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Earlier this week, Western Journalism published an article about a plan by American Christian Organizations to establish a protected Christian homeland or even an independent state for persecuted Middle Eastern Christians in the Nineveh plains in Iraq (near Mosul).
Last year, Joseph Hakim, the head of the International Christian Union, became one of the first American Christian leaders who made the case for a Christian independent state in the Middle East.
Hakim repeatedly criticized the Obama administration for not doing enough to save the Middle Eastern Christians and told Front Page magazine the following:
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“Christians need a state of their own and an alliance with the U.S. and Israel. Otherwise, being leaderless and without a military force, Christians have no chance to survive.”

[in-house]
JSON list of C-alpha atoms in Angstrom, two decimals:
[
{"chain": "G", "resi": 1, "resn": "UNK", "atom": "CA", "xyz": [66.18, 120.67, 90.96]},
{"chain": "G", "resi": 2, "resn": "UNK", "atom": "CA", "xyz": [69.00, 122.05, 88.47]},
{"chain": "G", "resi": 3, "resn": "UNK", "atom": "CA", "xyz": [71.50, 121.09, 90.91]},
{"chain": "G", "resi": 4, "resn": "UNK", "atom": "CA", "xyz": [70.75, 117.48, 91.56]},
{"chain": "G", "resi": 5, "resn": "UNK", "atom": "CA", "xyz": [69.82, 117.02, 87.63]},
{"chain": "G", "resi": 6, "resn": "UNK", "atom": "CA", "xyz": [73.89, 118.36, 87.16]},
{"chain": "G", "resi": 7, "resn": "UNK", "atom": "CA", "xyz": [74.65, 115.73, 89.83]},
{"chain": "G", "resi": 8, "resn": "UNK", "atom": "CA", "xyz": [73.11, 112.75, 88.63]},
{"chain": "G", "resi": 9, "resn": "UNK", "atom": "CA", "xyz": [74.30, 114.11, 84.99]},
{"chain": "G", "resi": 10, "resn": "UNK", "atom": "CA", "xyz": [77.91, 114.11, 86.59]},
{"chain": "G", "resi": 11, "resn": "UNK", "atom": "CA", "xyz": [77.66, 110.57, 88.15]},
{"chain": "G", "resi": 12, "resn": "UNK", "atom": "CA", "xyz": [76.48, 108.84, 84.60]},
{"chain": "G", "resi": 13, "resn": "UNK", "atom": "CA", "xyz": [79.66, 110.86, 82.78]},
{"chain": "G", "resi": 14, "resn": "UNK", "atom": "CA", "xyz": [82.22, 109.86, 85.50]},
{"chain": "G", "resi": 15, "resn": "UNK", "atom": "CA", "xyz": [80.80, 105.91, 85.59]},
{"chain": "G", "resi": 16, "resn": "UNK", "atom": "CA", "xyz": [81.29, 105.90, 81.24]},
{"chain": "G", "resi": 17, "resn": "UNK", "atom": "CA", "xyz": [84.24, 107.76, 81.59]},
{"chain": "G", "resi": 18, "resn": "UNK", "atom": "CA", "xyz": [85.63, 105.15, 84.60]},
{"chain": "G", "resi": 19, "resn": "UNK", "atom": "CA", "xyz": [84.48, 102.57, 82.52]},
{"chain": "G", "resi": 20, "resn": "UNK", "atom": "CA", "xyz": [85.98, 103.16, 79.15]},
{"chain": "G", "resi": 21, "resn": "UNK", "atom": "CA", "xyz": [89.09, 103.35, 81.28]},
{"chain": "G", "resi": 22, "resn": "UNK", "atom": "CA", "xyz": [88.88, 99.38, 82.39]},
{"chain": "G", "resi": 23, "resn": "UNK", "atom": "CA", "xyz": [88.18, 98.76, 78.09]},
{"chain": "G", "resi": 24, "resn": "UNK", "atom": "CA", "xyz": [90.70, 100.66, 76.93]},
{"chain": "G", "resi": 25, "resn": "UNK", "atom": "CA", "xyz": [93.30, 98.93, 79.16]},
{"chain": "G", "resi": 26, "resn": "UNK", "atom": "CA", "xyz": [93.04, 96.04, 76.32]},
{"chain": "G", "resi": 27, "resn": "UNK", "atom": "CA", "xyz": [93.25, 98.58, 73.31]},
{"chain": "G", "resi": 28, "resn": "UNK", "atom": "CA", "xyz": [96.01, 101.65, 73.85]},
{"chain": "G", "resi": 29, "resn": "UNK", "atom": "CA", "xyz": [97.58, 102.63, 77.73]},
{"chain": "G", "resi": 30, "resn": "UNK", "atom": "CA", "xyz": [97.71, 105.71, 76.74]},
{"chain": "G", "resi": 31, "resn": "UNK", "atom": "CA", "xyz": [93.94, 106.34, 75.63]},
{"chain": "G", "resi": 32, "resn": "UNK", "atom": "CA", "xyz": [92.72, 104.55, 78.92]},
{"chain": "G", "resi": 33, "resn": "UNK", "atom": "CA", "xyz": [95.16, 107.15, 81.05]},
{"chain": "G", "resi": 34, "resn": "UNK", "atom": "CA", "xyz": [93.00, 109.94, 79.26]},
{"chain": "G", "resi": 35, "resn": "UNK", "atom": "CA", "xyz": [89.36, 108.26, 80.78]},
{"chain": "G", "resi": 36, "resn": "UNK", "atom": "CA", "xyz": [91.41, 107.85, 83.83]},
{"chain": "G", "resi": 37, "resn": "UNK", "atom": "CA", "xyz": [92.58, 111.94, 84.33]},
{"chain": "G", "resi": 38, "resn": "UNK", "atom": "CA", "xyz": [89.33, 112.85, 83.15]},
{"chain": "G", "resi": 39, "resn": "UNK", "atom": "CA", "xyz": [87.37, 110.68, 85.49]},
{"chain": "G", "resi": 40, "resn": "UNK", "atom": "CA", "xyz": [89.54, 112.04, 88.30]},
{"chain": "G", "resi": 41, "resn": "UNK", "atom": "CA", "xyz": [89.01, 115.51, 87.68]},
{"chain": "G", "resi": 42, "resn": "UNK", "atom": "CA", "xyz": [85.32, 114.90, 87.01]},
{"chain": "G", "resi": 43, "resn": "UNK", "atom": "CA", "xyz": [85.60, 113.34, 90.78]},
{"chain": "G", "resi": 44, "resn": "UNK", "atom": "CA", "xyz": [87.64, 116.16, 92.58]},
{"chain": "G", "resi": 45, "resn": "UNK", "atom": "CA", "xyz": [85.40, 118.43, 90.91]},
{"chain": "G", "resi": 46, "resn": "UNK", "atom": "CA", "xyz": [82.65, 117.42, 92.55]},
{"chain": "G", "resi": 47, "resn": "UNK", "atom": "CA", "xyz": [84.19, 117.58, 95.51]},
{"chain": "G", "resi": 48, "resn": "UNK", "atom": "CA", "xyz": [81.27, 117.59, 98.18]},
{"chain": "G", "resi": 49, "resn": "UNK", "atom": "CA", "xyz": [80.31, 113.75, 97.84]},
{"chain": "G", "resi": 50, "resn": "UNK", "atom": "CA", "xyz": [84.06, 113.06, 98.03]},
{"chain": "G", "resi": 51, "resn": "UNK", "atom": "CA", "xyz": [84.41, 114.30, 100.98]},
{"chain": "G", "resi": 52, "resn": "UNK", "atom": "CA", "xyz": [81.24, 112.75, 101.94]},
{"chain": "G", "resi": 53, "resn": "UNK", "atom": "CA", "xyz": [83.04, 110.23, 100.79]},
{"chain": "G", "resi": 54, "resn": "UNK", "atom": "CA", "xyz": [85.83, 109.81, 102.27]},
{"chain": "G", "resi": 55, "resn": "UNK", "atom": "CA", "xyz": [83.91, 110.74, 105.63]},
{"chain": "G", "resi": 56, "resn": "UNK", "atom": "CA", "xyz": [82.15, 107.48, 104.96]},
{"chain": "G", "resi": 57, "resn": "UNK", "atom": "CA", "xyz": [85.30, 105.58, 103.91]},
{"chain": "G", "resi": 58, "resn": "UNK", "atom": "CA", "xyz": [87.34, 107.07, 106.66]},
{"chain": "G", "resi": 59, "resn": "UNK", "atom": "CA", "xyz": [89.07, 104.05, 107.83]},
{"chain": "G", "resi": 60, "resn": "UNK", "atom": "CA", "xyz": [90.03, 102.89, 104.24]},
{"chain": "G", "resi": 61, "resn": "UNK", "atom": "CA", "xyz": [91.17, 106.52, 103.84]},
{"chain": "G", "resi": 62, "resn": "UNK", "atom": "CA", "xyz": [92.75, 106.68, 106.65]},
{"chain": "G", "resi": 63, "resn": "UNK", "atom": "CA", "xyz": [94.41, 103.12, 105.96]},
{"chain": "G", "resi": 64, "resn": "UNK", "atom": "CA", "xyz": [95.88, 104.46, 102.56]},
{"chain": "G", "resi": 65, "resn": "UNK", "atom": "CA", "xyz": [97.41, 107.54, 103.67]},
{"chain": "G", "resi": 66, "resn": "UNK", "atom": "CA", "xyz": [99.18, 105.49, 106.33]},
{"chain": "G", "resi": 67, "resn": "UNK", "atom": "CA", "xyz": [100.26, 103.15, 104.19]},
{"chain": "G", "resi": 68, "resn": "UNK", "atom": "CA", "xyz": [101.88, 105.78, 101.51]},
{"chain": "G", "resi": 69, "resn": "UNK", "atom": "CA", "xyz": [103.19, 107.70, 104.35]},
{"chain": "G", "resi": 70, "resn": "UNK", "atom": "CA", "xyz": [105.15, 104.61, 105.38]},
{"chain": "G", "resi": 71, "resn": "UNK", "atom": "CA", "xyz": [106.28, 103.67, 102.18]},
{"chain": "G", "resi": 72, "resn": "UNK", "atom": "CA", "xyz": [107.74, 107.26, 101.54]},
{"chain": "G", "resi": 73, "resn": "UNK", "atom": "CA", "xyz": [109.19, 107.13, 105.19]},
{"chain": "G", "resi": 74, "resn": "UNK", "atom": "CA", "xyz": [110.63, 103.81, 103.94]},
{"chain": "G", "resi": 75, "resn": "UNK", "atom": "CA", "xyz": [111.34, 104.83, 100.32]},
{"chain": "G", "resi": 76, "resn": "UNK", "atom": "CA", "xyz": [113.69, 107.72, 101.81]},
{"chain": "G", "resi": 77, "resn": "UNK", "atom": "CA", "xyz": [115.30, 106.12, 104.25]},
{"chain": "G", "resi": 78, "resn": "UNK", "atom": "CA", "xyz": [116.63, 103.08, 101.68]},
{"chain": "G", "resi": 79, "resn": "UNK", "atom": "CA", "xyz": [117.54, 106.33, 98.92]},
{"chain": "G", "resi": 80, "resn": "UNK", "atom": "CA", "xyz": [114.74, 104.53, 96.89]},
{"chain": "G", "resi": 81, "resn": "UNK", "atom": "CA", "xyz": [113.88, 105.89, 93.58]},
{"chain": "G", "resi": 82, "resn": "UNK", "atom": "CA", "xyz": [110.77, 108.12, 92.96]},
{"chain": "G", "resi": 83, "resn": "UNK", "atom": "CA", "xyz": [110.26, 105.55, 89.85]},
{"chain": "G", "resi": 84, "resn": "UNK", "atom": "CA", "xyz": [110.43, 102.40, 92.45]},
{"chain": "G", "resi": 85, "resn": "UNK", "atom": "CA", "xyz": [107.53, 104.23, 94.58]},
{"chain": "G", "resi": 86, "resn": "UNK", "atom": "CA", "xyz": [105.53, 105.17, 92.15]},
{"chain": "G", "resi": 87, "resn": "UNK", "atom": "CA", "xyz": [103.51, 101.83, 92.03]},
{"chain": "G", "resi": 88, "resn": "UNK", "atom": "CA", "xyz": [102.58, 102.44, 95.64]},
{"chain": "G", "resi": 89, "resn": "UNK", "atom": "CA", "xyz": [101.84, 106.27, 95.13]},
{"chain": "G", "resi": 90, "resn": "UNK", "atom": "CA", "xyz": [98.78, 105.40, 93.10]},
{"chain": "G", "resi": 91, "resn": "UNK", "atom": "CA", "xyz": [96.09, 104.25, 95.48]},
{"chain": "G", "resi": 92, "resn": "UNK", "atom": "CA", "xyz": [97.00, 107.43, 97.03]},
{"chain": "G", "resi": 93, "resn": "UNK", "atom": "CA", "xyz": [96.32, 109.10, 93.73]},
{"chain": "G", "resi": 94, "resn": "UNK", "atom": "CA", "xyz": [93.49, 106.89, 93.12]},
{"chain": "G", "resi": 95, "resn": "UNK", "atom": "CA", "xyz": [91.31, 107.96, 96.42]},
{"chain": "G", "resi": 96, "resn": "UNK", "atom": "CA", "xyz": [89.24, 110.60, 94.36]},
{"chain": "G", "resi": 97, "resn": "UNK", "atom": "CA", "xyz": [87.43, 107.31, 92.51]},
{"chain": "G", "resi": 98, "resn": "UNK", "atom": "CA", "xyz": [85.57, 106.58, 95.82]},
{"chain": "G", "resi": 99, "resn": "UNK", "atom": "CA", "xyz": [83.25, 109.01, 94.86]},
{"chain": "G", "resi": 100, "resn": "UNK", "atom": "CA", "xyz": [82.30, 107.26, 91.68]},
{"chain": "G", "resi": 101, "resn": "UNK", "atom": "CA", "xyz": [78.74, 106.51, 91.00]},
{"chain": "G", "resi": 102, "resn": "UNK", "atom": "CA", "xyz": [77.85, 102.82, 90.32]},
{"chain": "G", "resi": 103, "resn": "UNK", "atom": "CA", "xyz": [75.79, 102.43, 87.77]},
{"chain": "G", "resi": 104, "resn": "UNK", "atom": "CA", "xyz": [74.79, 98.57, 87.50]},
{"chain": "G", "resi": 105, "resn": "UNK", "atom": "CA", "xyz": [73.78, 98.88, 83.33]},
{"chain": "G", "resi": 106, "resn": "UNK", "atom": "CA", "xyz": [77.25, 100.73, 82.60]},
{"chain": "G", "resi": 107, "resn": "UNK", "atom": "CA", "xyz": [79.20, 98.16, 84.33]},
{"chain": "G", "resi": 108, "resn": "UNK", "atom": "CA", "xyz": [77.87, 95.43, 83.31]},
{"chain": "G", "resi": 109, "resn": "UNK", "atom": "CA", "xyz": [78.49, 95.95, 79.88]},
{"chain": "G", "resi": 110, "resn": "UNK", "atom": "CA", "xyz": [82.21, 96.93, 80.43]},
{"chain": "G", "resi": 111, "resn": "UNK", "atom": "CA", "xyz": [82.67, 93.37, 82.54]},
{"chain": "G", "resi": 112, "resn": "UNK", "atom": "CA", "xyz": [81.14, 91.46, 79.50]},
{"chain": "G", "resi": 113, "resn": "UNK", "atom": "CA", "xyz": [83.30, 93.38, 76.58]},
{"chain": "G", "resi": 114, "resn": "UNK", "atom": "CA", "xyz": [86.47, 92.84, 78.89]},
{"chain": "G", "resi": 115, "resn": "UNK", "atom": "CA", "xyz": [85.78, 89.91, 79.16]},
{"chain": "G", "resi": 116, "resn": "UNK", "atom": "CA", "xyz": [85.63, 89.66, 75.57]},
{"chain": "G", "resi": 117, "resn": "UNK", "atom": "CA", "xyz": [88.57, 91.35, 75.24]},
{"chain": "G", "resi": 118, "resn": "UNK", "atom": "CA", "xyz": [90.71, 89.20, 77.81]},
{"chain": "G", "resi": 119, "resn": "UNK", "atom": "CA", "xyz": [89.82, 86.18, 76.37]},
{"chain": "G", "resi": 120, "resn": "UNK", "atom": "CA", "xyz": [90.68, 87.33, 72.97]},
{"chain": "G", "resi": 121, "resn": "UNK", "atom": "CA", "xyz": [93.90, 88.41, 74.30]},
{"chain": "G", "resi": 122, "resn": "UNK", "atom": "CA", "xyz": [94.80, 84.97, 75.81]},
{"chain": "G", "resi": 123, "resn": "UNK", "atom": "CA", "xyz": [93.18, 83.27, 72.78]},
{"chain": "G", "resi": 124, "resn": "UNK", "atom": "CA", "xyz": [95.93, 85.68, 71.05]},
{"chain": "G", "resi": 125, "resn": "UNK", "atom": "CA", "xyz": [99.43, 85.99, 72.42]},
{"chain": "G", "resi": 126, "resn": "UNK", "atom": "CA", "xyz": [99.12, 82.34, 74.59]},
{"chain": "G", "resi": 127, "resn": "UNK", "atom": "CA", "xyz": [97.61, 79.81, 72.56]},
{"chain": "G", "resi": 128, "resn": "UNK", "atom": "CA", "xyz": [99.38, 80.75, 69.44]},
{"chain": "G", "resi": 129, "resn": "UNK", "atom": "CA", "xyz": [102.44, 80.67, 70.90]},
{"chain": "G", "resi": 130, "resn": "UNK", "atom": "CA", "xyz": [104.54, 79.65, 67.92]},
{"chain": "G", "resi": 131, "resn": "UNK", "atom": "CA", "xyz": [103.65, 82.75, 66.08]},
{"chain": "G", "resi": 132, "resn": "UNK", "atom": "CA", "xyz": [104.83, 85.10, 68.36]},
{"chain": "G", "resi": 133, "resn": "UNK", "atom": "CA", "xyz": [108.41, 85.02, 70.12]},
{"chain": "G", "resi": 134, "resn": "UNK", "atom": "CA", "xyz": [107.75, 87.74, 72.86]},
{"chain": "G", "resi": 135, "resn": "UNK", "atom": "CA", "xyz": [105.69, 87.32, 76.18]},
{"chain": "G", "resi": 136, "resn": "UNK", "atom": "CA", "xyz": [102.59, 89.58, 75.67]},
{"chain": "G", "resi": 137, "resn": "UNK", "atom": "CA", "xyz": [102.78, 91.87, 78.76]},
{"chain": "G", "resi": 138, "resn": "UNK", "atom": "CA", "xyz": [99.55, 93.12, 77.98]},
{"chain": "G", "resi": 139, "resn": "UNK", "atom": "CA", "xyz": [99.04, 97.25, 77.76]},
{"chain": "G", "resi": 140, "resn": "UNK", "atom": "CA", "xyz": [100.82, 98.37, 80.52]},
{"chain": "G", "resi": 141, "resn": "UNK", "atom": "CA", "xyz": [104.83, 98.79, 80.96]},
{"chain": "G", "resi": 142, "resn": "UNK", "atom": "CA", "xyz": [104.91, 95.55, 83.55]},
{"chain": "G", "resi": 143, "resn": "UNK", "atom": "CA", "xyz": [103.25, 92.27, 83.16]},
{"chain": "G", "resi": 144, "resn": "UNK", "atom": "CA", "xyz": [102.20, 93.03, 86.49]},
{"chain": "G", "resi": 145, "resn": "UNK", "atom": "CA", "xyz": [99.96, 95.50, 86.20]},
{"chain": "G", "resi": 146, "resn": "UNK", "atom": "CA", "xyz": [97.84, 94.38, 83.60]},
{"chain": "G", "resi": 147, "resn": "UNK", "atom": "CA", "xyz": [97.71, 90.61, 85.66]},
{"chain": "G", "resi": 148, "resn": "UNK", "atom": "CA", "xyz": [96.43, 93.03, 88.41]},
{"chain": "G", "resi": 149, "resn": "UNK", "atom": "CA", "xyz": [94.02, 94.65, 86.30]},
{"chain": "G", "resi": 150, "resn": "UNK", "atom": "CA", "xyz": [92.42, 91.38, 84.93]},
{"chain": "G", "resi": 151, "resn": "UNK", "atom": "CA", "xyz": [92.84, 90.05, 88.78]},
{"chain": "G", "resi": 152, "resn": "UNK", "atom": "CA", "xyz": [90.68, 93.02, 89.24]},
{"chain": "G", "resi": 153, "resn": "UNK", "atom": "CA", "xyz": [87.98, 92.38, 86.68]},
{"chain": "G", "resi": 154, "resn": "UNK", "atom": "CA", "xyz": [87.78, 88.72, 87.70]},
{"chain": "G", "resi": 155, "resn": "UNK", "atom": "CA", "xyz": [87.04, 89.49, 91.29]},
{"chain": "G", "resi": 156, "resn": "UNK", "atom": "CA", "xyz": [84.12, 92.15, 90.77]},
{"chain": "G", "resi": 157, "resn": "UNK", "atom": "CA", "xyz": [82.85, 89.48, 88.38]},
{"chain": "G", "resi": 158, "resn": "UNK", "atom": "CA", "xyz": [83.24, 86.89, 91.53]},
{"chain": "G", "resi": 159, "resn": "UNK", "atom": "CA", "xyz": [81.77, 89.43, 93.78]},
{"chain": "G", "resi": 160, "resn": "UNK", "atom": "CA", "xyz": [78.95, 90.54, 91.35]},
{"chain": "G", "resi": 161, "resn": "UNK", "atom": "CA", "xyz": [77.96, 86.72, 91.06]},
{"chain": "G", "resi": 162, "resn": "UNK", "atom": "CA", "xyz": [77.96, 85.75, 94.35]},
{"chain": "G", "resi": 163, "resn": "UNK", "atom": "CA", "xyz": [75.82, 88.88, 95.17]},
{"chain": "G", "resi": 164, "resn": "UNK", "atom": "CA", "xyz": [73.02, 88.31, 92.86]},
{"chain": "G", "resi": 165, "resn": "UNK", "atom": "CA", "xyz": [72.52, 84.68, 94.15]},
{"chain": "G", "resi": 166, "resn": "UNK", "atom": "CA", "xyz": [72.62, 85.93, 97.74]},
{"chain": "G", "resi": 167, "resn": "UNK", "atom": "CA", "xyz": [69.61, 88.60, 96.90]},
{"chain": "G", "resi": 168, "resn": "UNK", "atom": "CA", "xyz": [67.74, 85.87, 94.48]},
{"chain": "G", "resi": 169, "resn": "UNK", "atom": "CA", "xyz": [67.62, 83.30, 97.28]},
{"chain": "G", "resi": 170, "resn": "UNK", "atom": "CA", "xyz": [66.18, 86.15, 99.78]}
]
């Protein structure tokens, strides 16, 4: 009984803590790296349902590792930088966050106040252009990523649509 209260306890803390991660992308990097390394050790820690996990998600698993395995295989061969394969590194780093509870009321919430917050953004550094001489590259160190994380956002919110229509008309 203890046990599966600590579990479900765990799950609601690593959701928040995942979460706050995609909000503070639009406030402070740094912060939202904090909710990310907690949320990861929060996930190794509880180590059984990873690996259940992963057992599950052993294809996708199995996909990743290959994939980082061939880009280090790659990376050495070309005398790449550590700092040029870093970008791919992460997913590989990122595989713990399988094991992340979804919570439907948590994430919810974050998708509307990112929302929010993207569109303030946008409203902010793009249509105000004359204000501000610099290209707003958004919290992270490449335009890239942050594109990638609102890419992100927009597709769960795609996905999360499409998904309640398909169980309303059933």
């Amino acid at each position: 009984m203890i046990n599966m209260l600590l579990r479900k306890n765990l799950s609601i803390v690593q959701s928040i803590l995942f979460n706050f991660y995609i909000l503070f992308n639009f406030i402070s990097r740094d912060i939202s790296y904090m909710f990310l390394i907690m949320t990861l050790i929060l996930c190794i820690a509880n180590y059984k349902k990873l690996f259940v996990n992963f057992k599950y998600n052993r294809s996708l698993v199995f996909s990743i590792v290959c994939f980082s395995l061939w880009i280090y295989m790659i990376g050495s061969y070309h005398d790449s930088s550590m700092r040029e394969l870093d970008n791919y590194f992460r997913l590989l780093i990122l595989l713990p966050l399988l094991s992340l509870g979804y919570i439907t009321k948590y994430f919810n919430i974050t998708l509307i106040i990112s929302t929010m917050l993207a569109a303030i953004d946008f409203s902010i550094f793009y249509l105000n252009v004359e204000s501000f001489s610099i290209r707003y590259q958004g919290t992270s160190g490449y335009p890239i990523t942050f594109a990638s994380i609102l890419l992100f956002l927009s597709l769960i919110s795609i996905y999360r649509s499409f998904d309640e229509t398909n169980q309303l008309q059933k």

This was followed by another initiative by the Philos Project and In Defense of Christians that received the backing of several Congressmen and has already resulted in proposed legislation.
Those groups advocate the forming of a “protected Christian homeland” or a “Safe Haven province” in the Nineveh plains in Iraq in order to preserve Christianity in the Middle East after the genocide by Islamic State and persecution by other Islamist terror groups eliminated whole Christian communities in Syria and Iraq.
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“Christians in the Middle East will only be safe when they have a protected homeland, a foundation on which to build their shattered society,” Robert Nicholson, president of the Philos Project, told a Sept. 7 gathering of Christian groups in Washington, D.C.